Role-Based Access Control (RBAC) in Node

What is RBAC?

Roles, also known as “role-based access control,” are a common way to simplify authorization logic for both engineers and users.

role is a way to group permissions. When a user is assigned a role, the user gets every permission that the role has.

permission is an action that a user can take on a resource. For example, we might say that a user in an organization has permission to read repositories.

There are a number of variations on role-based access to allow for more flexible groupings of permissions, like:

Oso Cloud is an authorization service for building RBAC in Node.

  • Oso Cloud is fully-managed and deployed across multiple regions for low-latency and high availability
  • Oso Cloud comes out of the box with primitives for role-based access control (RBAC). It also includes built-ins for other access control models like relationship-based access control (ReBAC).
  • You provide Oso Cloud with the requisite authorization data, then your RBAC policy operates that data to make authorization decisions at runtime.
  • Oso can provide yes/no authorization decisions, as well as filter lists of data.

Express RBAC in Node with Oso Cloud.

To authorize whether a user has the role required to perform an action on a resource, call Oso in your controller.

// This will throw an exception if the current user does not
// have access to the Repository that they're trying to read
await oso.authorize(User.getCurrentUser(), "read", Repository.getByName(name));

You’ll also write an Oso policy—that is, a set of rules—to implement role-based authorization. Here, we’ll show a policy for an app for source code hosting like GitHub or GitLab.

In this policy, users may or may not be able to read or make changes to a repository, depending on whether they’re members or owners. That means we need authorization based on users’ roles.

actor User {}

resource Organization {
  roles = ["owner"];
}

resource Repository {
  permissions = ["read", "push"];
  roles = ["contributor", "maintainer"];
  relations = { parent: Organization };

  # An actor has the "read" permission if they have the "contributor" role.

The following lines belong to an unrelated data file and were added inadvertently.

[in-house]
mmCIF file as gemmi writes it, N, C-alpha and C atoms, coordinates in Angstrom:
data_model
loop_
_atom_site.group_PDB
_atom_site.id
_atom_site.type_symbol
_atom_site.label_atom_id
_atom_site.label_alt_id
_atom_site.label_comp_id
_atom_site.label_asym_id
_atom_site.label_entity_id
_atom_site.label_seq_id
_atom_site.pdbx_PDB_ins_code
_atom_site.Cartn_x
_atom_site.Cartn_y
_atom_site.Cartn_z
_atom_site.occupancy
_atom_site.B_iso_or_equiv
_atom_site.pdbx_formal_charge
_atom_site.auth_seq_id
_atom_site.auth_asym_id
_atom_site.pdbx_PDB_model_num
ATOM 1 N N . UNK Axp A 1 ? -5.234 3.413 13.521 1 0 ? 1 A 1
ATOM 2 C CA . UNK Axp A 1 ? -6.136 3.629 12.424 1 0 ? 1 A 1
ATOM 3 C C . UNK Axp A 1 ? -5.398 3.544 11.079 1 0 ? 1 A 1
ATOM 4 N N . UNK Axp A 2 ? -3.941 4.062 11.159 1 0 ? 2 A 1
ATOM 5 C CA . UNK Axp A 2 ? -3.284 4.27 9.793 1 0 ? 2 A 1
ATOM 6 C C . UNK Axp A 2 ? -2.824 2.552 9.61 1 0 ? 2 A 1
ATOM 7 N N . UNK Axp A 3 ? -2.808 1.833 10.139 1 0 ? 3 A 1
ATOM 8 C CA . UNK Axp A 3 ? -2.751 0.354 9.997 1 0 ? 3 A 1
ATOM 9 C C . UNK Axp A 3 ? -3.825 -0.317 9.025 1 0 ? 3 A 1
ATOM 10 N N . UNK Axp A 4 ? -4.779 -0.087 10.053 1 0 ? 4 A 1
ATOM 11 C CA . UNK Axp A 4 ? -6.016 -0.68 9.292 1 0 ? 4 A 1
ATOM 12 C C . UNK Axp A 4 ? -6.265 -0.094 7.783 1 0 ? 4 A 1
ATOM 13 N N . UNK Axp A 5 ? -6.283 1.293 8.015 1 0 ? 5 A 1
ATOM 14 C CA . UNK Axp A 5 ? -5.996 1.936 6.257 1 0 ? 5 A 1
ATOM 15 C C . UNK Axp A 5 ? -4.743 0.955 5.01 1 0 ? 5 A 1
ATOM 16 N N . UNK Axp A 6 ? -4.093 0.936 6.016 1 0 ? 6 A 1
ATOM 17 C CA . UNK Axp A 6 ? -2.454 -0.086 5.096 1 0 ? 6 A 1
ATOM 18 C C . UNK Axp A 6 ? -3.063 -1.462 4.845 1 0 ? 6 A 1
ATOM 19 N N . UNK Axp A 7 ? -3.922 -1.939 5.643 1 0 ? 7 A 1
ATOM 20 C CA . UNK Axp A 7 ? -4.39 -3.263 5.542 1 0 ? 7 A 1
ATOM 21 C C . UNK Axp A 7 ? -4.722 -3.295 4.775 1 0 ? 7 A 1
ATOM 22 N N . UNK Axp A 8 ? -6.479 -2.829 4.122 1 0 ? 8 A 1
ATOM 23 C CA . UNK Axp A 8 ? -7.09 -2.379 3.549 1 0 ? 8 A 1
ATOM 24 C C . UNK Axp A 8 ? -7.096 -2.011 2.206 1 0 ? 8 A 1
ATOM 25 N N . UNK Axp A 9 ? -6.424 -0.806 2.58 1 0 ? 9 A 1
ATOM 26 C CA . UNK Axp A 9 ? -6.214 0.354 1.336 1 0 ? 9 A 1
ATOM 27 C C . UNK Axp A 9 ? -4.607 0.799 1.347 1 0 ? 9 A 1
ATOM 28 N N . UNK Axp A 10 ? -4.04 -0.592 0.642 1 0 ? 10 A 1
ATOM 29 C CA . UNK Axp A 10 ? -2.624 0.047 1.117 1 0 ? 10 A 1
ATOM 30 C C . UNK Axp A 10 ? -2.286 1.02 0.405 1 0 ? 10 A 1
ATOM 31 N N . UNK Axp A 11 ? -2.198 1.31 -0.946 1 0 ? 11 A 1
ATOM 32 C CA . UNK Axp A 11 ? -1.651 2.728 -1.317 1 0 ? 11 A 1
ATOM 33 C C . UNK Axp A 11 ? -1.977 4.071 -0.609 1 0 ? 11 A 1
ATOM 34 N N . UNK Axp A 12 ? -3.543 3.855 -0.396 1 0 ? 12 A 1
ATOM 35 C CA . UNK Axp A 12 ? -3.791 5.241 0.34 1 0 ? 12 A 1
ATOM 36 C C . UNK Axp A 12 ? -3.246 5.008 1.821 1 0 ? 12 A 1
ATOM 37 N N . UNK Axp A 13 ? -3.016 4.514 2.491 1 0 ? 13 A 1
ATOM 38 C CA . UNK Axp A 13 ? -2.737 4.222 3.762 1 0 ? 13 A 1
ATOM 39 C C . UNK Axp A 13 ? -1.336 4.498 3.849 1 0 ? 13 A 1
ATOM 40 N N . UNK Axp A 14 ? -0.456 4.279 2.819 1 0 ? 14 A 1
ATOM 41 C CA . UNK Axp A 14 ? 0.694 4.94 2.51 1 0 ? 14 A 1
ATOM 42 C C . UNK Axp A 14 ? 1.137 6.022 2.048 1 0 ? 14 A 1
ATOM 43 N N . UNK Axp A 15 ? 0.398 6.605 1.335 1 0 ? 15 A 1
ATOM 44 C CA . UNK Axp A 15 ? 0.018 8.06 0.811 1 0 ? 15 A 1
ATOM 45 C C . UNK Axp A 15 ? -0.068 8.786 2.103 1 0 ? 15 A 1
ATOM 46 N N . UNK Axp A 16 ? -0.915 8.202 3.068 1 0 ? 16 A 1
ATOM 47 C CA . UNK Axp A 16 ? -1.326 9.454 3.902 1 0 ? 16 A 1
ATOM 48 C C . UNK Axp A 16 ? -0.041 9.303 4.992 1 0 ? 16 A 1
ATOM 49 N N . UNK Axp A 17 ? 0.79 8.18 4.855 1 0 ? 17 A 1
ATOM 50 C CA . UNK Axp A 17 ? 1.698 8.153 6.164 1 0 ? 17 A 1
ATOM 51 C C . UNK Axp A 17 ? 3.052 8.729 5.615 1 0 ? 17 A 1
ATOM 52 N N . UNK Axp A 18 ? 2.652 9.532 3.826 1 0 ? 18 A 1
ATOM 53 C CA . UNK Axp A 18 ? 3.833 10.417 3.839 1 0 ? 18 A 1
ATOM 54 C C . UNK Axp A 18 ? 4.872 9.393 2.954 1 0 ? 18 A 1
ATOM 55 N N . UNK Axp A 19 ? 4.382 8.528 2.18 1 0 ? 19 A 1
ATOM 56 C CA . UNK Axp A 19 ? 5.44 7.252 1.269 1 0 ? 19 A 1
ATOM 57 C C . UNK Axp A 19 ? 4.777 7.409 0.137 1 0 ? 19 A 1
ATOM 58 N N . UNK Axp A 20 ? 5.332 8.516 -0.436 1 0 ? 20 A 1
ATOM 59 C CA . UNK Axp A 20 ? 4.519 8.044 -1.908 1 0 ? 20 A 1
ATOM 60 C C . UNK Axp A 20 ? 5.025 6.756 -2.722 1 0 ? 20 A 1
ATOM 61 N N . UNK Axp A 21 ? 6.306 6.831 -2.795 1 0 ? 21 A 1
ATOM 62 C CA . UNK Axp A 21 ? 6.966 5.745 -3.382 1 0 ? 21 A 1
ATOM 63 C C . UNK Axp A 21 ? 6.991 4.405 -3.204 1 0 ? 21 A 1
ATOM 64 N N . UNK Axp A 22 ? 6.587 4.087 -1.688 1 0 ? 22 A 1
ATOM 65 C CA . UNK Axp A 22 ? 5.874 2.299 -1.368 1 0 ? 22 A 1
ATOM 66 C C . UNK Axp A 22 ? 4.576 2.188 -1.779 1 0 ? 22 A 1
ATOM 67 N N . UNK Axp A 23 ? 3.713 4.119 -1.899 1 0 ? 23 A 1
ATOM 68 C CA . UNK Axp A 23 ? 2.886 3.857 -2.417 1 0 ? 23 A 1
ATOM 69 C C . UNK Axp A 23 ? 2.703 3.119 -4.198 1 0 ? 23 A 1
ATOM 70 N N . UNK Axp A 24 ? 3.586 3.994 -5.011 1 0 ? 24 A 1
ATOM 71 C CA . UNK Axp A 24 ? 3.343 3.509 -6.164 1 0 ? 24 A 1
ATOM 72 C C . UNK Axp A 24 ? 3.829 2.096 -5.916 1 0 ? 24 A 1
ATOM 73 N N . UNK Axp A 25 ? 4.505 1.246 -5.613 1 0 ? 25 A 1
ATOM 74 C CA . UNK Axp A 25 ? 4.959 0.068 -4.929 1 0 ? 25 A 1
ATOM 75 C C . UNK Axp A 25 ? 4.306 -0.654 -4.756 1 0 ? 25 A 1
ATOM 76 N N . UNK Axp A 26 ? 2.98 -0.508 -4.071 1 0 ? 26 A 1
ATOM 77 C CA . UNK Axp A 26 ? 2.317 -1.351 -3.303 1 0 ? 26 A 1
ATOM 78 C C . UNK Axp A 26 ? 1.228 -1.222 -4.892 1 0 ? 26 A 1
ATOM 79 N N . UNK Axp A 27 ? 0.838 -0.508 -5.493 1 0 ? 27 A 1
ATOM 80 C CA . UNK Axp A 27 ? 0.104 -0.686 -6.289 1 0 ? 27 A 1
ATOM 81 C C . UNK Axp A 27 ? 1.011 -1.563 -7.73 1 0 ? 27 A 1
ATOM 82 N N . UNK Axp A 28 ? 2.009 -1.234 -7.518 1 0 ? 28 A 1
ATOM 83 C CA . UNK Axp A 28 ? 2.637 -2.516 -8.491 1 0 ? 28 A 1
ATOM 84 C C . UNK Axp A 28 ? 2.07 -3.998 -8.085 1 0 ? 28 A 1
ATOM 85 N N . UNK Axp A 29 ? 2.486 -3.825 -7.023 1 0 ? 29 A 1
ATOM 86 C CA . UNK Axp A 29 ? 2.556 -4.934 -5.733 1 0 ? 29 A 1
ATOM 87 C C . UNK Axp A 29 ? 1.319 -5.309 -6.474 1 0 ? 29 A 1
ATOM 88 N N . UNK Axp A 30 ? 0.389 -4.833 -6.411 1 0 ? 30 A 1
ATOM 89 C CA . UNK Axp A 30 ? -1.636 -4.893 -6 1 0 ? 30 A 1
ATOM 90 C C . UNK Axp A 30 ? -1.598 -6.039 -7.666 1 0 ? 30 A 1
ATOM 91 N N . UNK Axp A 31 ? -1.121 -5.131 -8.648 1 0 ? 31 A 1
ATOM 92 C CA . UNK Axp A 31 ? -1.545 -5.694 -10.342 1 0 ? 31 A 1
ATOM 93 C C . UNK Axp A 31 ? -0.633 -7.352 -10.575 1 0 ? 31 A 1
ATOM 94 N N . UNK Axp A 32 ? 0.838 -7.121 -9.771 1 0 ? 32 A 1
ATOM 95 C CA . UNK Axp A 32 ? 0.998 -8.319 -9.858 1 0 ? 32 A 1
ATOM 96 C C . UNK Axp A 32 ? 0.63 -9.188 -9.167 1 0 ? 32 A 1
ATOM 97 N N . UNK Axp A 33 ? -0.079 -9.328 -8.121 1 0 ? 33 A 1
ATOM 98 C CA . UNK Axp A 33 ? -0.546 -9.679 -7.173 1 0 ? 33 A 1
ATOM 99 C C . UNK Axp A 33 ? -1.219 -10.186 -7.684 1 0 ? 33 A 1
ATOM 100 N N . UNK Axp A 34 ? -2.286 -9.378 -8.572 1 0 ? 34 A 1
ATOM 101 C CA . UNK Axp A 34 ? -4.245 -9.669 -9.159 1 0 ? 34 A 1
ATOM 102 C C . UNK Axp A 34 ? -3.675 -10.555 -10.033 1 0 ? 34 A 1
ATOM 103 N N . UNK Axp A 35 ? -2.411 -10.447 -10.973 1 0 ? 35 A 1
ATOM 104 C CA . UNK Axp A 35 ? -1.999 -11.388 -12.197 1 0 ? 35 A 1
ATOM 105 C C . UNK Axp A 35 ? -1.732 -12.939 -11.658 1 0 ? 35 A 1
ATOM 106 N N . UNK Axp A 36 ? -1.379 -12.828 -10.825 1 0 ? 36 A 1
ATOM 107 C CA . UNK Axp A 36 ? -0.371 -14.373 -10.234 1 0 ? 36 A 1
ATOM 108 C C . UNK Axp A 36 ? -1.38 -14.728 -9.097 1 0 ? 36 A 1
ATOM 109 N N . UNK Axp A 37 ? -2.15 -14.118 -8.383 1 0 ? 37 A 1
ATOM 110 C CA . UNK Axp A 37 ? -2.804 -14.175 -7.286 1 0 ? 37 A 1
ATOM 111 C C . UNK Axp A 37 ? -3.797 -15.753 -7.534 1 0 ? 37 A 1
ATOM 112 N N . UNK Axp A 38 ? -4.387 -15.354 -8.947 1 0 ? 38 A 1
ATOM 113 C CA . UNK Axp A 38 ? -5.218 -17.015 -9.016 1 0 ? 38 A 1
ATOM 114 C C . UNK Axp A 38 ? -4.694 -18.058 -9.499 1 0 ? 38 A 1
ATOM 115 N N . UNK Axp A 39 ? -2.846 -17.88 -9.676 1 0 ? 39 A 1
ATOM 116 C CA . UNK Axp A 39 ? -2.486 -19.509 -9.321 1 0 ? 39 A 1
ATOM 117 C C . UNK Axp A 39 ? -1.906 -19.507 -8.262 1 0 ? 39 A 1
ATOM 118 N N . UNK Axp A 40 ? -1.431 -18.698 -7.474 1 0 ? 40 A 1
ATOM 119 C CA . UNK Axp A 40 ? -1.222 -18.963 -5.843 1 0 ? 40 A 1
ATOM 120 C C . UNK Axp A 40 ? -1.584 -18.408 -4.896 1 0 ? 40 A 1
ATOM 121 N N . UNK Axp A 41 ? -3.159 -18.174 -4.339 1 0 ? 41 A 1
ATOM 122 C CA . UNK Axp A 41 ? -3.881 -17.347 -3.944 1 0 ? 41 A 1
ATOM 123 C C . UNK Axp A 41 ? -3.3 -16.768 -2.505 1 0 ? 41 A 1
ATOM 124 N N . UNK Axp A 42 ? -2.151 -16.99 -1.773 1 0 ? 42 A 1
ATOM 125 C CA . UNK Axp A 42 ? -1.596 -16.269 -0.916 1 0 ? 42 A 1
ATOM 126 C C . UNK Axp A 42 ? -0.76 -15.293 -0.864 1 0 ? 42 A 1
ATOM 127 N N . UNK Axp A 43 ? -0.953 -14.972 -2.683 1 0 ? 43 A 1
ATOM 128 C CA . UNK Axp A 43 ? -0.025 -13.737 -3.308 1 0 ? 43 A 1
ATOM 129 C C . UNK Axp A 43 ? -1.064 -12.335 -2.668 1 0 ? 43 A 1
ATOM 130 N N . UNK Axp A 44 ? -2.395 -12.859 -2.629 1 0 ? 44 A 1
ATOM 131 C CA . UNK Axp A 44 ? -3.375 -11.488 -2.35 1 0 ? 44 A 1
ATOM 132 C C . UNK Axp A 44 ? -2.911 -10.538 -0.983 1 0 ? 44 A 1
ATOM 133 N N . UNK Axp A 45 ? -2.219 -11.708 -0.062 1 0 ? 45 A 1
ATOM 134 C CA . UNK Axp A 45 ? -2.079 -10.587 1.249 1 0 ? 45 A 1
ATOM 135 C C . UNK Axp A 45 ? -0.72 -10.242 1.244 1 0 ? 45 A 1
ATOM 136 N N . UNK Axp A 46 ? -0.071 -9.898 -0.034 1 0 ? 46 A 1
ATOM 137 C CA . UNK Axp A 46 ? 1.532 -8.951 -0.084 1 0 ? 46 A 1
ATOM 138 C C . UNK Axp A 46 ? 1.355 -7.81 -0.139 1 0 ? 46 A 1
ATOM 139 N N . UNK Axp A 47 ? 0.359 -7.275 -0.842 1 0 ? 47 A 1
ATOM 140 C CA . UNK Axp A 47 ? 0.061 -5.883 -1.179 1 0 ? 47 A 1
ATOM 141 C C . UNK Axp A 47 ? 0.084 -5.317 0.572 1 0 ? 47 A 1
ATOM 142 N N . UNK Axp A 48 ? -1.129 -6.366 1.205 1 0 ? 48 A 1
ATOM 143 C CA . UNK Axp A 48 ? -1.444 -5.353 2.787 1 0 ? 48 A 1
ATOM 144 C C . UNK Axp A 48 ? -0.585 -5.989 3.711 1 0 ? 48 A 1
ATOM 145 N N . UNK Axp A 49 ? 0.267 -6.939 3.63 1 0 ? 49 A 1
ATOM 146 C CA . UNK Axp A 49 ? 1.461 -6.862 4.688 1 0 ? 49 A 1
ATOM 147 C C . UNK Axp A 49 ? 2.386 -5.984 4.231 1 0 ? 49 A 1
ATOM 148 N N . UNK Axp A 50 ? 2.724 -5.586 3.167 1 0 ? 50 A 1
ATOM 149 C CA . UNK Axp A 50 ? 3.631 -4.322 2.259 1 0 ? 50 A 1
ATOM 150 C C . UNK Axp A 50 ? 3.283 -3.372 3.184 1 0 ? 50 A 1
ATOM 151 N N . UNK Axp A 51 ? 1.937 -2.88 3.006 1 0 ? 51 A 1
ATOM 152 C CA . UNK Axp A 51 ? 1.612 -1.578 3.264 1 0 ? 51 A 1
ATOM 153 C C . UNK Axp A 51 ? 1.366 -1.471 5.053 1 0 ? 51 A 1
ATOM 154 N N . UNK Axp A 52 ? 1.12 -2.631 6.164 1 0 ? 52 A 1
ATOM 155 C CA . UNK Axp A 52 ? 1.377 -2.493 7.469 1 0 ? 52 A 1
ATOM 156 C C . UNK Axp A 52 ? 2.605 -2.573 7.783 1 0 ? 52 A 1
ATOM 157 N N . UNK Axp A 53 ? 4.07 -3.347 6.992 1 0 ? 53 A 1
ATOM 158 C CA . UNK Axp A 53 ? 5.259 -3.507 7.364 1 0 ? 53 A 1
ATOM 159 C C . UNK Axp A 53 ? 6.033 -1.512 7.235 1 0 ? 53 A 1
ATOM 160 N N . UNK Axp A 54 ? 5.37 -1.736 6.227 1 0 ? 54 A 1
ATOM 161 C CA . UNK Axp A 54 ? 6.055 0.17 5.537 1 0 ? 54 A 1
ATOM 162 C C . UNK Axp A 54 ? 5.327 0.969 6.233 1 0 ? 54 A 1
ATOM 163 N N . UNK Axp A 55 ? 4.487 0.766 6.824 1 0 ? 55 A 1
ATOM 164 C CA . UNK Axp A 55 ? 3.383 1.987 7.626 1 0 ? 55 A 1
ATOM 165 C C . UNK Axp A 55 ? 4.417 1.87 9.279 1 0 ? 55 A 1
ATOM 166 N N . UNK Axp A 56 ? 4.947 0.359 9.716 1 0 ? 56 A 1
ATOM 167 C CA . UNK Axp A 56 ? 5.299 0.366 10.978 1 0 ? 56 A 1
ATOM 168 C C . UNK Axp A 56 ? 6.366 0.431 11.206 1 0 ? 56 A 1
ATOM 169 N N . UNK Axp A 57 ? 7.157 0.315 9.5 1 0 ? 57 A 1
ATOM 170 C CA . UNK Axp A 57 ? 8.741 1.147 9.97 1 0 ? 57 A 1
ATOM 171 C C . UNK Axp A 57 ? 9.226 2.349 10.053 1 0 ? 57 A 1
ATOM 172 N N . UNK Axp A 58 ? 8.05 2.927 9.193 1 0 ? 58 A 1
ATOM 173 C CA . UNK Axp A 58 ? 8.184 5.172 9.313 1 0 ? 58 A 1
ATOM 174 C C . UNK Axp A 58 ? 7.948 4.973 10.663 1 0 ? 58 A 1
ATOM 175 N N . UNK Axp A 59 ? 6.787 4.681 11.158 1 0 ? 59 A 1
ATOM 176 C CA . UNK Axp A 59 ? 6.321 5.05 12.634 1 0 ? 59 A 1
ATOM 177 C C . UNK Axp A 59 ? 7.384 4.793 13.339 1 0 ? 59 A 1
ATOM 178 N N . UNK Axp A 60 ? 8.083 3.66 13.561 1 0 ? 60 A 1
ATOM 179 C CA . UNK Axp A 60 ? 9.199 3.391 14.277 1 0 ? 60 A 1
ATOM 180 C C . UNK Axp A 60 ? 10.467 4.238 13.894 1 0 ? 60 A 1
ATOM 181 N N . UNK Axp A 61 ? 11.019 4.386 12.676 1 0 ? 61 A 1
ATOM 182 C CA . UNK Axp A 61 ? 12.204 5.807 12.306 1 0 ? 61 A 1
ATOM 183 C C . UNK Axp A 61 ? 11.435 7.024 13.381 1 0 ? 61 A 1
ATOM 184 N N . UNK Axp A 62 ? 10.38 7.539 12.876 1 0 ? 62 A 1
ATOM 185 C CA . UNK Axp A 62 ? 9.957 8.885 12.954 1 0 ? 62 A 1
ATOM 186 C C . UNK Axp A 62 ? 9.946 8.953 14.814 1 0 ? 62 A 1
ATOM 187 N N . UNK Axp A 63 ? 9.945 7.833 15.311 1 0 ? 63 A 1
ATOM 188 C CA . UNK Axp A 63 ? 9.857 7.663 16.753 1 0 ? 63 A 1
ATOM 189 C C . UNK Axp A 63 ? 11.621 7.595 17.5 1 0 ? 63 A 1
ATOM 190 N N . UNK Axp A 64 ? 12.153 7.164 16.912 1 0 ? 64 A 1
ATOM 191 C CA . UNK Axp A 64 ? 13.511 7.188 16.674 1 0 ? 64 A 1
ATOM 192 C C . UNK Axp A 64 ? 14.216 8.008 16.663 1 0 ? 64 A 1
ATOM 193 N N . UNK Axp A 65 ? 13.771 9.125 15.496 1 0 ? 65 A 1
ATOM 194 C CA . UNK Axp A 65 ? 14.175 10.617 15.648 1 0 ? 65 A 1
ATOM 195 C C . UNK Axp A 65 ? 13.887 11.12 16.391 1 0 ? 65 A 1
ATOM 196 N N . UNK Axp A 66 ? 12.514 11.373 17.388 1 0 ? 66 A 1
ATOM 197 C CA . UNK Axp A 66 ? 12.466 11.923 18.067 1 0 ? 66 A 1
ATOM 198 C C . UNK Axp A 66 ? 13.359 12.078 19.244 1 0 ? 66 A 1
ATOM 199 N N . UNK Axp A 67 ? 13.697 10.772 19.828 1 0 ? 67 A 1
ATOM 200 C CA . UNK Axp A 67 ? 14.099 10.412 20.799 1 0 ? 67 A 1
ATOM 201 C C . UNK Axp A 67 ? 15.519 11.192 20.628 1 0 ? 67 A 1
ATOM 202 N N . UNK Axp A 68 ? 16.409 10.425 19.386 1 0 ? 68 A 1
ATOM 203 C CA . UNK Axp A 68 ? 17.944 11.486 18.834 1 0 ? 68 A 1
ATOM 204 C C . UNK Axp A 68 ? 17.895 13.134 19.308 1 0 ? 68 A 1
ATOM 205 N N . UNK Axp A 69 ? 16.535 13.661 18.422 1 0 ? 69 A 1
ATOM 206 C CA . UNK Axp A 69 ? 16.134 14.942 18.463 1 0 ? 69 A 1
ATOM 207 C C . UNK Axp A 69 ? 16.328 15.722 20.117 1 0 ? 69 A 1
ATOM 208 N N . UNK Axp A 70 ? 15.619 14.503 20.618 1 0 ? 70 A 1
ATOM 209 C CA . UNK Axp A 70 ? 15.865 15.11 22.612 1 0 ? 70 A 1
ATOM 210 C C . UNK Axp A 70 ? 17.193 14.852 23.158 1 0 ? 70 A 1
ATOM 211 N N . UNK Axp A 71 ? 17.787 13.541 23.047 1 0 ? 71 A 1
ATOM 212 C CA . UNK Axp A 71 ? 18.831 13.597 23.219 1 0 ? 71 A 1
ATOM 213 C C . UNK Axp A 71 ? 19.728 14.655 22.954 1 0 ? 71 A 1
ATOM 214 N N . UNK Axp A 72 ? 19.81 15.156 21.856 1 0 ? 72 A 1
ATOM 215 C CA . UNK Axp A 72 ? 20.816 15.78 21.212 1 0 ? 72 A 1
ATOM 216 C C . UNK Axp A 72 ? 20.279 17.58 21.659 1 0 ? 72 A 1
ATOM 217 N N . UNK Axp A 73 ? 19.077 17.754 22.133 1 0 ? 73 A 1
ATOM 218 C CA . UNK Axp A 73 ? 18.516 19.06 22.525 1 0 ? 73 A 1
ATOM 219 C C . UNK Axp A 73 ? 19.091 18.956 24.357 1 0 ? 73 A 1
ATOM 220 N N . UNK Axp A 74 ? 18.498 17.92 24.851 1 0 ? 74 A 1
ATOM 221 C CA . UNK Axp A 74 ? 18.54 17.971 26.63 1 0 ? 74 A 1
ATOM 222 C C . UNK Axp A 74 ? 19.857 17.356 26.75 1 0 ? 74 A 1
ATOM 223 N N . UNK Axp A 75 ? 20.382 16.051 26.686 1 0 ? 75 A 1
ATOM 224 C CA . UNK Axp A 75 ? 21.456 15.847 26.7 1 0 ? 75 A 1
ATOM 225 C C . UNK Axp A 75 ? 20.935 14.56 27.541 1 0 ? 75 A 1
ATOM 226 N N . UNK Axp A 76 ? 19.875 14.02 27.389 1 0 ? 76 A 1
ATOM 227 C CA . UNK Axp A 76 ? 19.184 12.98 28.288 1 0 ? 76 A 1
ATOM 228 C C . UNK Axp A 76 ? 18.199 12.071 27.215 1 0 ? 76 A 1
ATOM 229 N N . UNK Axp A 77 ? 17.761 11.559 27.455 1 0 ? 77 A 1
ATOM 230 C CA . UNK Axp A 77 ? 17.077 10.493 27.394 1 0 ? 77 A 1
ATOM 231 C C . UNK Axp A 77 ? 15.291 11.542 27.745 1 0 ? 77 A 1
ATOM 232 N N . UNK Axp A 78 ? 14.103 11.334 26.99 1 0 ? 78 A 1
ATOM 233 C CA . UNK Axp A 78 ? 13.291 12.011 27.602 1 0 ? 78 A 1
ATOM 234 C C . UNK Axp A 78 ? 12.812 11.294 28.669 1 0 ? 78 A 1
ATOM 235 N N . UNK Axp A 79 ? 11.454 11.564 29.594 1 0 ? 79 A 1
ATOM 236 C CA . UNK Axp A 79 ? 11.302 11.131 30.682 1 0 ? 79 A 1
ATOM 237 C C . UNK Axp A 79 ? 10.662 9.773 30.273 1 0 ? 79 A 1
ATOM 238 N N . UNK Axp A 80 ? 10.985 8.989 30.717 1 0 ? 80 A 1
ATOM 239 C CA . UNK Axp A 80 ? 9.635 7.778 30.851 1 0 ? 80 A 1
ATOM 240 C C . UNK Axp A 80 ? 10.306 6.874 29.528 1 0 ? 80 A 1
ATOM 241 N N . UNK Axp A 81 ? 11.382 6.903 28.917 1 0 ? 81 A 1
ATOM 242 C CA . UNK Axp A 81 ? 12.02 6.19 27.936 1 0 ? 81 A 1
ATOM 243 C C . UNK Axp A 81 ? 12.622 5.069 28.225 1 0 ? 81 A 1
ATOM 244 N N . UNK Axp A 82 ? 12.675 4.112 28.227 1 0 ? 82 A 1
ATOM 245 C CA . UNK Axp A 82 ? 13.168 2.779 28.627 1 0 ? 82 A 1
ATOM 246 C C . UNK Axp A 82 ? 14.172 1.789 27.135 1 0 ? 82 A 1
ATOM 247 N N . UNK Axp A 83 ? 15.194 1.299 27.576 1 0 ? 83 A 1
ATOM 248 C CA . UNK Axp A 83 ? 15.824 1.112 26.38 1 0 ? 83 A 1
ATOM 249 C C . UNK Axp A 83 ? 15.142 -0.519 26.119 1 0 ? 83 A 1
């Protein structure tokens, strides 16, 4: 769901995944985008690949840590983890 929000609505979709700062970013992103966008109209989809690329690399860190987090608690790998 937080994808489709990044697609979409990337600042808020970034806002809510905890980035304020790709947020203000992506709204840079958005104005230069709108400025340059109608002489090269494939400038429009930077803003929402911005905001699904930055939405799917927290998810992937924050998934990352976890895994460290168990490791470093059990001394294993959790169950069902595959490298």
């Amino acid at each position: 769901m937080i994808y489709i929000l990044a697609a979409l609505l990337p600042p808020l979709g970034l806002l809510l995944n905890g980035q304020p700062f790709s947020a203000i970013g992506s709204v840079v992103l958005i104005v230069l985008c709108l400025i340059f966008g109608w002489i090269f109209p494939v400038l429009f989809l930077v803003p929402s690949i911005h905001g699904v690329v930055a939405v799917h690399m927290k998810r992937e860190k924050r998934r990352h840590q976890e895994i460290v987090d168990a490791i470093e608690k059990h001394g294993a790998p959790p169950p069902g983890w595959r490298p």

"read" if "contributor";
  # An actor has the "push" permission if they have the "maintainer" role.
  "push" if "maintainer";

  # An actor has the "contributor" role if they have the "maintainer" role.
  "contributor" if "maintainer";

  # An actor has the "maintainer" role if they have the "owner" role on the "parent" Organization.
  "maintainer" if "owner" on "parent";
}

For a detailed guide on RBAC, read our technology-agnostic Authorization Academy guide to RBAC.

Oso isn’t limited to RBAC. It comes with primitives for other common access control models, like Relationship-based authorization, or ReBAC. For a guide on other authorization patterns, take a look at our guide on authorization modeling covering roles, hierarchies, groups, and other patterns.

Filter Data Based on a User’s Role.

Your app needs to be able to return all the repos that a user can see based on their role and any other relevant criteria. To do this we can use the list method.

Here's that in the Node app again:

repos = await oso.list(User.getCurrentUser(), "read", Repository)

How to get started with RBAC in Node.

Create an Oso Cloud account, then try the guide on adding adding Oso Cloud to your Node app with RBAC.

Feel free to set up a 1x1 with an Oso engineer to learn more about RBAC in Node, Oso Cloud, or just authorization in general.

Learn more about RBAC concepts, architecture, and best practices.

We've written an Authorization Academy to help you get started with RBAC and other authorization topics. The guide is language and technology-agnostic and covers industry-standard authorization concepts. Learn:

  • How to architect your app for RBAC.
  • Common access control models like role-based access control (RBAC) and relationship-based access control (ReBAC) – like when to use them and how to implement them.
  • Where to enforce authorization at various layers in your app.

Then join the community of thousands of developers in the Oso Slack (including many Node devs!) We'd love to talk about what you're working on and answer any questions you have.

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Looking for Oso On-Premises? You can also try the open source Oso Library.

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